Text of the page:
Republican AHCA Vote Pulled, Congress Turns to FDA and Appropriations Work
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What’s Next for Health Care? On March 24, 2017, House Speaker Paul Ryan (R-WI) pulled the American Health Care Act (AHCA) from consideration after it was clear Republicans could not secure a basic majority to advance the bill (read more about the legislation in Advocacy Now online here). The AHCA was proposed by Republicans as the first phase in repealing and replacing the Affordable Care Act (ACA). Conservatives in the House Freedom Caucus said it did not do enough and demanded several major policy changes, including a repeal of the law’s essential health benefits. On the other hand, rank-and-file lawmakers were facing pressure to walk away from the politically tricky vote by interest groups, seniors’ advocates, and constituents.

“We came really close today, but we came up short,” said Ryan in a press conference. “I will not sugar coat this: This is a disappointing day for us. Doing big things is hard. All of us. All of us—myself included—we will need time to reflect on how we got to this moment, what we could have done to do it better.”

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CMS Delays Implementation of Bundled Payment Model On March 21, 2017, the Centers for Medicare & Medicaid Services (CMS) published an interim final rule with comments that delays the Surgical Hip and Femur Fracture Treatment (SHFFT) model from the original implementation date of July 1, 2017 to October 1, 2017. Additionally, CMS is asking for comments to further delay the start date to January 1, 2018. In addition, the rule means that compliance requirements for the Comprehensive Care for Joint Replacement (CJR) model related to becoming an Advanced Alternative Payment Model (APM) will not begin until October 1, 2017. Click here to read more.
Congress Talks Medical Device User Fee Act

On Tuesday, March 29, 2017, the Health Subcommittee of the House’s Energy and Commerce Committee held the third of its hearings on the reauthorizations of the User Fee Acts, due to expire on September 30 Tuesday’s hearing was devoted exclusively to the Medical Device User Fee Act (MDUFA), as committee members discussed the provisions of MDUFA IV and negotiated among industry stakeholders and officials at the Food and Drug Administration (FDA).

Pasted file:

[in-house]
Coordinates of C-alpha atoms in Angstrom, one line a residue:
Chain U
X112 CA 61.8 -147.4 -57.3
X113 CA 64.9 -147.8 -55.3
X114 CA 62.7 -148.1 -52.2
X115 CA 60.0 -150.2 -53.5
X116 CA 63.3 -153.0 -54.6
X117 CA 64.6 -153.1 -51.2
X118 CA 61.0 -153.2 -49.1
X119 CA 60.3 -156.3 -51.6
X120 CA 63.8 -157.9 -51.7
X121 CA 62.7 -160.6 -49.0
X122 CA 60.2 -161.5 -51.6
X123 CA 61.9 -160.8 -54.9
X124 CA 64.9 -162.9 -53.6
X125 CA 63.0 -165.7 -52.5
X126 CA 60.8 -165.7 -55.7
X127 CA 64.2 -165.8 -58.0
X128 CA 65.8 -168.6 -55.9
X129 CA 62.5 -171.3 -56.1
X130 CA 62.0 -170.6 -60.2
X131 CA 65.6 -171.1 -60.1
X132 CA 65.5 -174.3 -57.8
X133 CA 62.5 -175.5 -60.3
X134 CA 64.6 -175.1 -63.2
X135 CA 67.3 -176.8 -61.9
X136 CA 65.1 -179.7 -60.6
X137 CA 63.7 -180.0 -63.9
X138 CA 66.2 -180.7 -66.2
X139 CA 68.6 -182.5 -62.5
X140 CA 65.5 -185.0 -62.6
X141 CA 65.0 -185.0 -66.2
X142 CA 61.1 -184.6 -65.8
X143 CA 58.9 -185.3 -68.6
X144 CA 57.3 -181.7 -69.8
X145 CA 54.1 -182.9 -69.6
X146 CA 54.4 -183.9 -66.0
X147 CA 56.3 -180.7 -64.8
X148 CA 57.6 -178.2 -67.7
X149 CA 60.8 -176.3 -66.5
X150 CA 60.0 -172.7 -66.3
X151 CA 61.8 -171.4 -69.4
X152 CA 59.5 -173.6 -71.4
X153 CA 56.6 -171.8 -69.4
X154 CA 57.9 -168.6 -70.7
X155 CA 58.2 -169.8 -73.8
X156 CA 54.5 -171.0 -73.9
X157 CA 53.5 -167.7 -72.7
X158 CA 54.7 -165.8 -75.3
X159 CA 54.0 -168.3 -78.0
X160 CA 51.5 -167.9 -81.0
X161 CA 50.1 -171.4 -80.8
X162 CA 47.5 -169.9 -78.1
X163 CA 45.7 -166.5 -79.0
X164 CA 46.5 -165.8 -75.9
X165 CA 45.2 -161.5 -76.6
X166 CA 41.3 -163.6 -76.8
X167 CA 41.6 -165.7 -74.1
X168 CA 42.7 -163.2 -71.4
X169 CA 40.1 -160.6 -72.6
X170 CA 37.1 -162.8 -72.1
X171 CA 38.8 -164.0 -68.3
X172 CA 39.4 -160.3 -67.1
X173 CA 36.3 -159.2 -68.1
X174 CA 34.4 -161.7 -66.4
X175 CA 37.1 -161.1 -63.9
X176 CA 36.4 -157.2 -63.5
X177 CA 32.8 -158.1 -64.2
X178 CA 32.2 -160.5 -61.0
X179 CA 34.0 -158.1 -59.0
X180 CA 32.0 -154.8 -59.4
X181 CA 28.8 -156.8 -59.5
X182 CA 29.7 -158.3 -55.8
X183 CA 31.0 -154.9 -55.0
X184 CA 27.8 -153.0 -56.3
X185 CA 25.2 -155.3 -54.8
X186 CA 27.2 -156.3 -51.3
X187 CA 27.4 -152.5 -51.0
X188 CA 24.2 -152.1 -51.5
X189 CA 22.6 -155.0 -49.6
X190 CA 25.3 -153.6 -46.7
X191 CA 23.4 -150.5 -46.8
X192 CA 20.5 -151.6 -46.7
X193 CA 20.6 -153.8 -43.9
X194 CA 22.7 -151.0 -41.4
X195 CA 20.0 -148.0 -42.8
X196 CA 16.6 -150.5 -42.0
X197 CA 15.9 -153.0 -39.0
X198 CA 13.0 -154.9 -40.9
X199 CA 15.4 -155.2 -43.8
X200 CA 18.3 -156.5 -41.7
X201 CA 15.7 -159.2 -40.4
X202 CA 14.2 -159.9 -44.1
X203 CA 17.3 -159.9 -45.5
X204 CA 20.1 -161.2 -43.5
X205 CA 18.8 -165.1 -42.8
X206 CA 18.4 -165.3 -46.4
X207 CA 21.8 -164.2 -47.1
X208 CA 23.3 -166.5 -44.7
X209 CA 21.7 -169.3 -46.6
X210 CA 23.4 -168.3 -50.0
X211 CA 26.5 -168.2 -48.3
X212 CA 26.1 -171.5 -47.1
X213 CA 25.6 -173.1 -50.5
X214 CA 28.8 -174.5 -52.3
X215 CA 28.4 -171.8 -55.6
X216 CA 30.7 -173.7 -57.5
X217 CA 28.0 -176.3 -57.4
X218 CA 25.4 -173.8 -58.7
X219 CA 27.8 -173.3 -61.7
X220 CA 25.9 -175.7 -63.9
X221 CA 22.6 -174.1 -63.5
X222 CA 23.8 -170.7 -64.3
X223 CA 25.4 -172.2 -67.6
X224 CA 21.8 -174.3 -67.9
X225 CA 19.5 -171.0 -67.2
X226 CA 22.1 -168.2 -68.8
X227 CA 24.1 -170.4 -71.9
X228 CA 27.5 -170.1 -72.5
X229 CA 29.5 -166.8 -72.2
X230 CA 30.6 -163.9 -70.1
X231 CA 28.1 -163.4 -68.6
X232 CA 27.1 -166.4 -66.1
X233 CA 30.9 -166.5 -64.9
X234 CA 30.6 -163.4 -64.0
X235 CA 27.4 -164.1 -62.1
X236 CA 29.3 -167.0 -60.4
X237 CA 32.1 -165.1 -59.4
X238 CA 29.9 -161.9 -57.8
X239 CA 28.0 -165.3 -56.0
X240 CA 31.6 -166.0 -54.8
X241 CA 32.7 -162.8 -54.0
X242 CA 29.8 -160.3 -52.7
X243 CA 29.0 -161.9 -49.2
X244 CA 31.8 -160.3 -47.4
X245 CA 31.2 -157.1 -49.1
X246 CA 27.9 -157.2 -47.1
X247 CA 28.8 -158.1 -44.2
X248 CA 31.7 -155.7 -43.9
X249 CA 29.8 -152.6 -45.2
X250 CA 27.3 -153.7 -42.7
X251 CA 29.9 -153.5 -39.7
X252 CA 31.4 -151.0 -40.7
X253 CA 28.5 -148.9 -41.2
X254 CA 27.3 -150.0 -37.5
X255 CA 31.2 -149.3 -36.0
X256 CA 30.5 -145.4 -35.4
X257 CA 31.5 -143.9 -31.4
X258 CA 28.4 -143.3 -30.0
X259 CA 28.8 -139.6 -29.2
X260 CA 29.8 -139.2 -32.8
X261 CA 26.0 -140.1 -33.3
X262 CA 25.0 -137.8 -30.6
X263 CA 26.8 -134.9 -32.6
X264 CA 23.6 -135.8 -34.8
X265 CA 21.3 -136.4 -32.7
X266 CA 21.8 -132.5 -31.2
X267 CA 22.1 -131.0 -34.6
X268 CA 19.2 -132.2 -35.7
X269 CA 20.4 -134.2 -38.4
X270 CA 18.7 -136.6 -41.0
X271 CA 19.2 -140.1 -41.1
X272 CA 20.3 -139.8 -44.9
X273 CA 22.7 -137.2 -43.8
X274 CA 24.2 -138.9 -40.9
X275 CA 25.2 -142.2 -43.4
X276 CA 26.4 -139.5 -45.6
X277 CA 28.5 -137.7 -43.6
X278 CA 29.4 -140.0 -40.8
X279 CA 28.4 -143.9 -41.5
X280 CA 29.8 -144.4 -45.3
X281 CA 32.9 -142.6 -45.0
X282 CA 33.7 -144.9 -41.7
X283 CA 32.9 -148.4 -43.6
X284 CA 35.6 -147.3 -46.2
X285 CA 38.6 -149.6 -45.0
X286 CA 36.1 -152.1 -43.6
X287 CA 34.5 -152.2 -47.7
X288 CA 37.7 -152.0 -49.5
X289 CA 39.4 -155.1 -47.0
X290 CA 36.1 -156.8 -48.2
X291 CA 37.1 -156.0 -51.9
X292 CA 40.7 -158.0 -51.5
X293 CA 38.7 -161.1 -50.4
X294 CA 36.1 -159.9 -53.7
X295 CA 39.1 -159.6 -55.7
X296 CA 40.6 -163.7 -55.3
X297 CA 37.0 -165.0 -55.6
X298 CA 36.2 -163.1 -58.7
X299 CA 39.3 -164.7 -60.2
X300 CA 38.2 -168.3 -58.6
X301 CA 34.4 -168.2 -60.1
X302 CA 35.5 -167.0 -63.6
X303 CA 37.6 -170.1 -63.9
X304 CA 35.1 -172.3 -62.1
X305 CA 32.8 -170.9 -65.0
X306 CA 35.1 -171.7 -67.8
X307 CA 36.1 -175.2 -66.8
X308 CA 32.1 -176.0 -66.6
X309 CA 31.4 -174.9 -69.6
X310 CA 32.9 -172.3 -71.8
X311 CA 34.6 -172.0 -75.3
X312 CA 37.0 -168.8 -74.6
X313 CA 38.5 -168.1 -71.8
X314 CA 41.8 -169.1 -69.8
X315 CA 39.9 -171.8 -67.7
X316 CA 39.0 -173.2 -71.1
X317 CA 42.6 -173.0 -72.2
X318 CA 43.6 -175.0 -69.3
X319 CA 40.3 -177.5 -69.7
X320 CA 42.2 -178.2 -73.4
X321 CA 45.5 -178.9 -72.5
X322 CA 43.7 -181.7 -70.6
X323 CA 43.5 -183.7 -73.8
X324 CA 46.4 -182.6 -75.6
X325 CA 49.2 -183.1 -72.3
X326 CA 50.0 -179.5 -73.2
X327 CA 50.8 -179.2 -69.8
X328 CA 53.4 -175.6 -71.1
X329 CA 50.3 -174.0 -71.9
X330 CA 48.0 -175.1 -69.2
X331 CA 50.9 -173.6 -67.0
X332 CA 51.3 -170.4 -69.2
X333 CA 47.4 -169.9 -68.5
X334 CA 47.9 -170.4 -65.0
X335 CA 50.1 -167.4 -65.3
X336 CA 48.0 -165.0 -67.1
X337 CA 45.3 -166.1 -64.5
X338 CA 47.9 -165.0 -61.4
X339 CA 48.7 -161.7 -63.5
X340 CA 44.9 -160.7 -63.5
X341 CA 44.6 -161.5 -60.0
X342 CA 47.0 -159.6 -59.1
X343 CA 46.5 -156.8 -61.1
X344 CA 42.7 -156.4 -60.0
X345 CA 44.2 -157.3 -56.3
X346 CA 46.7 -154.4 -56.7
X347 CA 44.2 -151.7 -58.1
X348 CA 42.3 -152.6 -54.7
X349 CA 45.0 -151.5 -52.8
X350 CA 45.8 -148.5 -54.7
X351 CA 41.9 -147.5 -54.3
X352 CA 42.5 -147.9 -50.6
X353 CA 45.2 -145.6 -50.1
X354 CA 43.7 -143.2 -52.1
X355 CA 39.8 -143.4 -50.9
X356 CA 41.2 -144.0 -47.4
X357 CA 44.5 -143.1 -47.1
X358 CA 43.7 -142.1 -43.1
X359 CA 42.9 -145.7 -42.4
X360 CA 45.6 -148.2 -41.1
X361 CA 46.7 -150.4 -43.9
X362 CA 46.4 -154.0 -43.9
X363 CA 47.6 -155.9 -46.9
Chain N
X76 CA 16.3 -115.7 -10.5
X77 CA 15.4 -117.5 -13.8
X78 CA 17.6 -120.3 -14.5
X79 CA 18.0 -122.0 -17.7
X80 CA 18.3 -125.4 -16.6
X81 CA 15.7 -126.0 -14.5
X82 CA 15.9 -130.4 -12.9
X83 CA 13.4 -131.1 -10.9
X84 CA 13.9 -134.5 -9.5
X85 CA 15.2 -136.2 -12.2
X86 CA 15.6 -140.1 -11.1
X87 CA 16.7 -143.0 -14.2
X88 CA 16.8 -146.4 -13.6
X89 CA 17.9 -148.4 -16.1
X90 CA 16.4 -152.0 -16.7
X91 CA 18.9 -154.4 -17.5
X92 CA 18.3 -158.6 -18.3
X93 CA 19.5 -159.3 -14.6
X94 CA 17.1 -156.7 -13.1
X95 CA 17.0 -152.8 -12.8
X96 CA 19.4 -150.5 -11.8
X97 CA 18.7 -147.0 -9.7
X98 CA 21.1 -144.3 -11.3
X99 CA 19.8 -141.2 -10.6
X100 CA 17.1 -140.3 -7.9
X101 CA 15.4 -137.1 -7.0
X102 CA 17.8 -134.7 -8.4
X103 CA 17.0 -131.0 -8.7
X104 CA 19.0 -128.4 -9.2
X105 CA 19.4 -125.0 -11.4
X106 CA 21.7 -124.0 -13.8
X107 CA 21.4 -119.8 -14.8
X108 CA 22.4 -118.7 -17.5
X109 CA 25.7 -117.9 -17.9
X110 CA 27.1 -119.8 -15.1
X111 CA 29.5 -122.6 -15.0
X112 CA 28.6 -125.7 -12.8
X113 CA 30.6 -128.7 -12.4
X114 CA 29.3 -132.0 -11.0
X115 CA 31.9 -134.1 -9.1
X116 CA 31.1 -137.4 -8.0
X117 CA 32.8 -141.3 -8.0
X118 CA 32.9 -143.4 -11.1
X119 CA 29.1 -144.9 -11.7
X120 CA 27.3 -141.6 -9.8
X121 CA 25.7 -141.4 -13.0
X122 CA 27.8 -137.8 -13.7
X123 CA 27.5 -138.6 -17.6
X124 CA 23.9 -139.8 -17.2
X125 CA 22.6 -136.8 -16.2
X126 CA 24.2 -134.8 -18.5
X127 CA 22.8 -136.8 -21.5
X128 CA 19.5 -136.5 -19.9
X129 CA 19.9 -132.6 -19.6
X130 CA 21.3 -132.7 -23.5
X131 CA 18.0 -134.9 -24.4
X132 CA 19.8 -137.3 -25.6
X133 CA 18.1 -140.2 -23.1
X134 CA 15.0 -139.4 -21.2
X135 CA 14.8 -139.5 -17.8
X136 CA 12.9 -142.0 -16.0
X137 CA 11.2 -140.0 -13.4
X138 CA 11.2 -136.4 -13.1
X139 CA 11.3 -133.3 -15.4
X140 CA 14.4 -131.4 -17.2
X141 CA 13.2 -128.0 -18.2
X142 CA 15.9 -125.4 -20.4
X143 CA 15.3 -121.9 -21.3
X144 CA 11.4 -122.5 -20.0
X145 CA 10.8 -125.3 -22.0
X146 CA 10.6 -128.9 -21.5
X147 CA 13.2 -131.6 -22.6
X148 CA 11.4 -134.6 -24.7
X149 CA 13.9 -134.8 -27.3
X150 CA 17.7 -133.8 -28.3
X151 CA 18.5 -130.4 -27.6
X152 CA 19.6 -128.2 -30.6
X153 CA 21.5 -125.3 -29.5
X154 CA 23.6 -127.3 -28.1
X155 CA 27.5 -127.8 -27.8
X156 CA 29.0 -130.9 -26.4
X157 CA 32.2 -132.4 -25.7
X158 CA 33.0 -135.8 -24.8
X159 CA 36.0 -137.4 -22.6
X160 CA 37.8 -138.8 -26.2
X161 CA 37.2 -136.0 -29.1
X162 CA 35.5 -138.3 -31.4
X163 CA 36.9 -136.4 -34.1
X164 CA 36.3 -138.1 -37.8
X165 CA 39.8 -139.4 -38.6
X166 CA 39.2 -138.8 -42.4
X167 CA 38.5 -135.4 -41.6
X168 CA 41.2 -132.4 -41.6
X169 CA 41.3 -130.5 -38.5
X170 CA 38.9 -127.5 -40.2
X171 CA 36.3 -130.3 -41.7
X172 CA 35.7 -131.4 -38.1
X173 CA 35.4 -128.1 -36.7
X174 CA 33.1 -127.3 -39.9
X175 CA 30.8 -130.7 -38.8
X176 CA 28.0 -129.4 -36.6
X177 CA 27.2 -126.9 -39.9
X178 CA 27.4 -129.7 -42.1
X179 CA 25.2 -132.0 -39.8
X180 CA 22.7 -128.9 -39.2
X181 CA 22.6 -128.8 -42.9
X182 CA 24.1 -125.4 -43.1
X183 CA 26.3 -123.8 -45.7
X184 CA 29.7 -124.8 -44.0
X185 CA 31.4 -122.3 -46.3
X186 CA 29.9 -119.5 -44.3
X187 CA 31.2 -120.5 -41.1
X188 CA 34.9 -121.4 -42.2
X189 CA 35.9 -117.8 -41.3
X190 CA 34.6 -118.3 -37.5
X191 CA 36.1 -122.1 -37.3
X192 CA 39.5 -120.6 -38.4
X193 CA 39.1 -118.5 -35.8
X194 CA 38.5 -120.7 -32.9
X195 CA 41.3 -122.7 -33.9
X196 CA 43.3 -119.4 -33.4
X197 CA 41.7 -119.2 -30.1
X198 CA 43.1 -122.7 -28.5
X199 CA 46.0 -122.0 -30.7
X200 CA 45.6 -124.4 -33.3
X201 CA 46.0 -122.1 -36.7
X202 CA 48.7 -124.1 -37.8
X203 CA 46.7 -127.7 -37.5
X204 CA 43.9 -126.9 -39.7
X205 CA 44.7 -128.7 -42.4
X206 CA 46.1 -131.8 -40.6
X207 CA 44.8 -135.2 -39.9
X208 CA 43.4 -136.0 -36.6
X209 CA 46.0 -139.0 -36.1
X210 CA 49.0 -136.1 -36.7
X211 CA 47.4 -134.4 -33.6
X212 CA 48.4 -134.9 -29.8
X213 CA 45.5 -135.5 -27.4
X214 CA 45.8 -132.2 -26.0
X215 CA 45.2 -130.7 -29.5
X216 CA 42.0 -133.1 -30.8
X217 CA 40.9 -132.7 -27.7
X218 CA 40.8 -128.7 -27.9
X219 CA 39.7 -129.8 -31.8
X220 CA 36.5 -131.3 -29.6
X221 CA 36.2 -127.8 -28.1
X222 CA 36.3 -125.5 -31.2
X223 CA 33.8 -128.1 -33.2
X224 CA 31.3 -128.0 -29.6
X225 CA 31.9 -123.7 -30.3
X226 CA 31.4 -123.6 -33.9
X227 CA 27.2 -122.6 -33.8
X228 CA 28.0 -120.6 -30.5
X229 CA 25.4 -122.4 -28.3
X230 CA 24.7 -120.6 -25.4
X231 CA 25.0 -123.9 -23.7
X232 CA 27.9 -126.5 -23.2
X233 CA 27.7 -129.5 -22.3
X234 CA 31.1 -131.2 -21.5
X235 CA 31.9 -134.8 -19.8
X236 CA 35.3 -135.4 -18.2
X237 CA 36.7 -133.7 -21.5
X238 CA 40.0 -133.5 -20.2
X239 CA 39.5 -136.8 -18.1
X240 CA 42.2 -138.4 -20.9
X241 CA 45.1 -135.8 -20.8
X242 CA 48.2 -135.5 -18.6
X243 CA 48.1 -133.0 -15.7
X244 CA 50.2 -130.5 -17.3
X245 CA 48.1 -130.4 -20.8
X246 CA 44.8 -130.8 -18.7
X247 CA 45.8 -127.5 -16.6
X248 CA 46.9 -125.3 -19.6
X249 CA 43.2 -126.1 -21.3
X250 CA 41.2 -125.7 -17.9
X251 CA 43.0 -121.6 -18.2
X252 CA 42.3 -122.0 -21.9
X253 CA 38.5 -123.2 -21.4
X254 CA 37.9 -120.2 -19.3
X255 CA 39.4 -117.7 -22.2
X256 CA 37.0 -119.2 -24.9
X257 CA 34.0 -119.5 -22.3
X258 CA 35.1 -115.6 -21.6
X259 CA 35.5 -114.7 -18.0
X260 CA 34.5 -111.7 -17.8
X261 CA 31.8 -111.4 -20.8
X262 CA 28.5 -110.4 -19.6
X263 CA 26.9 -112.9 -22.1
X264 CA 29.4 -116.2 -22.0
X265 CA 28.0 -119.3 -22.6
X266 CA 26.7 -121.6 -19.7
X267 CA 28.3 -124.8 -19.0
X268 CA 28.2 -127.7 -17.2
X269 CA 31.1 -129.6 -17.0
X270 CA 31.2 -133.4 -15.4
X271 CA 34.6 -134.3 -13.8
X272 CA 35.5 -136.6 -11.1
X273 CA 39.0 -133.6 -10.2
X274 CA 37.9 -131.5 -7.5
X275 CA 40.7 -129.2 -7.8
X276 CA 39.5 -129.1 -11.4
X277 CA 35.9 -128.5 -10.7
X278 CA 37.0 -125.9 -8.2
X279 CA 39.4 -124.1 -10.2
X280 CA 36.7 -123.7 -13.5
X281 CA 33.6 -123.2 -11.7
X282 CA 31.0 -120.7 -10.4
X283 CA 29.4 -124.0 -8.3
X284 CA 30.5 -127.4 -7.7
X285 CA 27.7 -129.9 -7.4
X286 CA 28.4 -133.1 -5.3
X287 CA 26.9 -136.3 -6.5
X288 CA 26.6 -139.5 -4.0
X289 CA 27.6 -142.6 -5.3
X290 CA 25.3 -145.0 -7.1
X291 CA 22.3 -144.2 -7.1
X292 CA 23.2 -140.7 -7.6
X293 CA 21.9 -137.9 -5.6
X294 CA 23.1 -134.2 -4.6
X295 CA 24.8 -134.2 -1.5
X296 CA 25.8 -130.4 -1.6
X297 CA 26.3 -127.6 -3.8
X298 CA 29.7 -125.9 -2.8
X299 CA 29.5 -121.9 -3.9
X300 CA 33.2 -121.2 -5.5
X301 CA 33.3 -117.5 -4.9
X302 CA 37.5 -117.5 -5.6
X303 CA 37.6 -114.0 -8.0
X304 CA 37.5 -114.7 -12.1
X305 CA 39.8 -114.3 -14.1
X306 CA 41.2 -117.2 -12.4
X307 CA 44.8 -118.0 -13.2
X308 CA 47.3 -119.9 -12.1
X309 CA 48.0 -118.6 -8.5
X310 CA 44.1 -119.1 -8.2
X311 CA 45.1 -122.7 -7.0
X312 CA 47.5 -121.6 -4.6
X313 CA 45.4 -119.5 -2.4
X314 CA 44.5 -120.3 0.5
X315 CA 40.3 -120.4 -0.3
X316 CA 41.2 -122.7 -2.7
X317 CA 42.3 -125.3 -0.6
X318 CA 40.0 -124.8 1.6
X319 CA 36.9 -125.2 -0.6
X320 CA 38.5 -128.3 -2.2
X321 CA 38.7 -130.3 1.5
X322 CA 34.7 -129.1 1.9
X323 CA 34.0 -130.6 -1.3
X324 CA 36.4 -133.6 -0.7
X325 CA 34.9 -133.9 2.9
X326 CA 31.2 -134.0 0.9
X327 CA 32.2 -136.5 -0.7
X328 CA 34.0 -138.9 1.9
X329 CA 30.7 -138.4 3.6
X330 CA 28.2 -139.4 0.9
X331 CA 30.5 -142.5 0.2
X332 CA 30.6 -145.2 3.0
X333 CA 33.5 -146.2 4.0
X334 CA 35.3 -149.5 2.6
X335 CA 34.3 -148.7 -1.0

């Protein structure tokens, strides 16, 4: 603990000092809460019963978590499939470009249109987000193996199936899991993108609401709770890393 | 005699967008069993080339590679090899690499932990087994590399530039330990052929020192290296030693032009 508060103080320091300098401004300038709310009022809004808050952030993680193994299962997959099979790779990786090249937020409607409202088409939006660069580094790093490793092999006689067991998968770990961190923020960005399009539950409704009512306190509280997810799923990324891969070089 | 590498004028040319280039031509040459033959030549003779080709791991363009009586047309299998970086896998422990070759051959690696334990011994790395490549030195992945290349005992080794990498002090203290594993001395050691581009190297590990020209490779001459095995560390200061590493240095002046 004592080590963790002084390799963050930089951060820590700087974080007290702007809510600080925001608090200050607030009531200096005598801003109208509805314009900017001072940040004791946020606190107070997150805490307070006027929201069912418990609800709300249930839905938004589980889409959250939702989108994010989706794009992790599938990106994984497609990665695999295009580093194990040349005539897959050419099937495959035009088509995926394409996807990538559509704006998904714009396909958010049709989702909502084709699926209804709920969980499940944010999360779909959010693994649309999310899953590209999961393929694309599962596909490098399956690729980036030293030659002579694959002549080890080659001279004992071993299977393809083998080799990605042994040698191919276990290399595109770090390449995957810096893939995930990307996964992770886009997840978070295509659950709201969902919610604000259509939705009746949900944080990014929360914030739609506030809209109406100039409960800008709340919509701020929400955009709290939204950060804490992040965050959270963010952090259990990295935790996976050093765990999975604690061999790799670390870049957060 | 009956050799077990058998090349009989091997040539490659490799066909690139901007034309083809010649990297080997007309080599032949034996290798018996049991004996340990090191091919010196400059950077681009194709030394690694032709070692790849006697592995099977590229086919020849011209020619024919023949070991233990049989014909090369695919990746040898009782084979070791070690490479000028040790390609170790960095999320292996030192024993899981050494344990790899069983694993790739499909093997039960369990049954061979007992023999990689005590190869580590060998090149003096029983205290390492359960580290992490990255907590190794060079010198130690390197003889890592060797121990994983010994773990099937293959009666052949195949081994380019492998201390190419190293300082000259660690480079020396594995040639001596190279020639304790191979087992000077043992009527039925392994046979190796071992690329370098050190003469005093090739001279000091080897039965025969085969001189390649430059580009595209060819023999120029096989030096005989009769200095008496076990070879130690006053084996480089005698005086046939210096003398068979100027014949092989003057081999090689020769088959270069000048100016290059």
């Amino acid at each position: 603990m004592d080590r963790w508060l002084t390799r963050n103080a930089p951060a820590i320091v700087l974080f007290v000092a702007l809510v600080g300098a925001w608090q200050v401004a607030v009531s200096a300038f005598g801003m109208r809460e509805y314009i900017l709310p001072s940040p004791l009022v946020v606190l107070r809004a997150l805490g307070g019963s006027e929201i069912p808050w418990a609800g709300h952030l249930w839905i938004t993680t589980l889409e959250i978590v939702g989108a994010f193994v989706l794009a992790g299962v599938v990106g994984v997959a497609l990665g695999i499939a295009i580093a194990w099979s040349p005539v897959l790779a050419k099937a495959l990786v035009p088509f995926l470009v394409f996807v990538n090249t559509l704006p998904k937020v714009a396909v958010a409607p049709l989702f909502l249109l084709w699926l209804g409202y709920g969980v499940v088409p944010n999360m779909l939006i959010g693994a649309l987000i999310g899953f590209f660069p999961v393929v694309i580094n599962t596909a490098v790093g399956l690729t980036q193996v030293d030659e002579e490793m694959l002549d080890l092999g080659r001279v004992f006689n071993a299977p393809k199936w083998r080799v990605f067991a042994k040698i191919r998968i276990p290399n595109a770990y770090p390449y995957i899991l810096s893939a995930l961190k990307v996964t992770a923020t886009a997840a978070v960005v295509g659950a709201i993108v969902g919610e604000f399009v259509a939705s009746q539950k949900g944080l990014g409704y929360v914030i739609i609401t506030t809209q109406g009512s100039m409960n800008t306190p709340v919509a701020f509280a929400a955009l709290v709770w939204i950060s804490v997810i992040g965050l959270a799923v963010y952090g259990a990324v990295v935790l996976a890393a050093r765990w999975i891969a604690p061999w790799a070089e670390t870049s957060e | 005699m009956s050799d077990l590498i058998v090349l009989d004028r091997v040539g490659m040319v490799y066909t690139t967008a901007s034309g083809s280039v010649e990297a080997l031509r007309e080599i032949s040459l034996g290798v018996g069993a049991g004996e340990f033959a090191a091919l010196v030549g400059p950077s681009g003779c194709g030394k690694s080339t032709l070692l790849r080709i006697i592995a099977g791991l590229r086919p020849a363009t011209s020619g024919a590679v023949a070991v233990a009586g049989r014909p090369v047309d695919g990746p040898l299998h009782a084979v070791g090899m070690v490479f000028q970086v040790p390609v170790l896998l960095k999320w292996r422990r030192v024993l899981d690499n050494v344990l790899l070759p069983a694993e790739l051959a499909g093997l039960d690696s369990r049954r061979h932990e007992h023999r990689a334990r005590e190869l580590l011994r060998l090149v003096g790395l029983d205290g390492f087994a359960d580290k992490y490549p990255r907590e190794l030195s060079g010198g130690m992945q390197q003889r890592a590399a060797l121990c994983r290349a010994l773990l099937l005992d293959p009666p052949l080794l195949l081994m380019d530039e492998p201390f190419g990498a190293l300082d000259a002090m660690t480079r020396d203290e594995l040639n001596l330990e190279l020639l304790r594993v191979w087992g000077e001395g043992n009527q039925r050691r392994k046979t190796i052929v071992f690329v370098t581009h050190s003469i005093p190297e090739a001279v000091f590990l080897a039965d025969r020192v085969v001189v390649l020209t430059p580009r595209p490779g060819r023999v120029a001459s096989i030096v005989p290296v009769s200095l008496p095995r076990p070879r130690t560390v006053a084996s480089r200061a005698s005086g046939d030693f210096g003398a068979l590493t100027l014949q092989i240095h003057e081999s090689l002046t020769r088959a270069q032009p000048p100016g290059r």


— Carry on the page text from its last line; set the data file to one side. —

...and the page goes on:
On hand to answer the subcommittee’s questions was Dr. Jeffrey Shuren, the Director of the FDA’s Center for Devices and Radiological Health. In his opening statement, Dr. Shuren described many of the improvements MDUFA IV will make to the Act’s previous incarnation: “MDUFA IV agreement includes a new quality management program that will enhance consistency and predictability in premarket review processes. MDUFA IV agreement would also allow FDA to move forward in some critical and strategic areas such as strengthening our partnerships with patients. Strengthening patient input will allow us to promote more patient-centric clinical trials, advance benefit-risk assessments that are informed by patient perspectives, and foster earlier access to new devices. Another critical area supported by the MDUFA IV agreement is the development of the National Evaluation System for health Technology, or NEST.” Click here to read more.

Research Capitol Hill Days Urges NIH Funding The American Academy of Orthopaedic Surgeons’ Research Capitol Hill Days, an annual event promoting federal funding for musculoskeletal research, gives physicians, researchers, and patients the opportunity to meet with targeted Senators and Representatives to personally advocate for the future of musculoskeletal care, and specifically, increased research funding for the National Institute of Arthritis and Musculoskeletal and Skin Diseases (NIAMS) of the National Institutes of Health (NIH). Research Capitol Hill Days provides both doctor and patient participants with training, including an overview of advocacy skills and legislative outreach. Each year, over 60 orthopaedic patients, surgeons, and researchers met with U.S. Senators and Representatives to personally advocate for the future of musculoskeletal care and stress the importance of continued support of research funding. Meetings include members of the Senate and House Appropriations Committees. For more information, click here.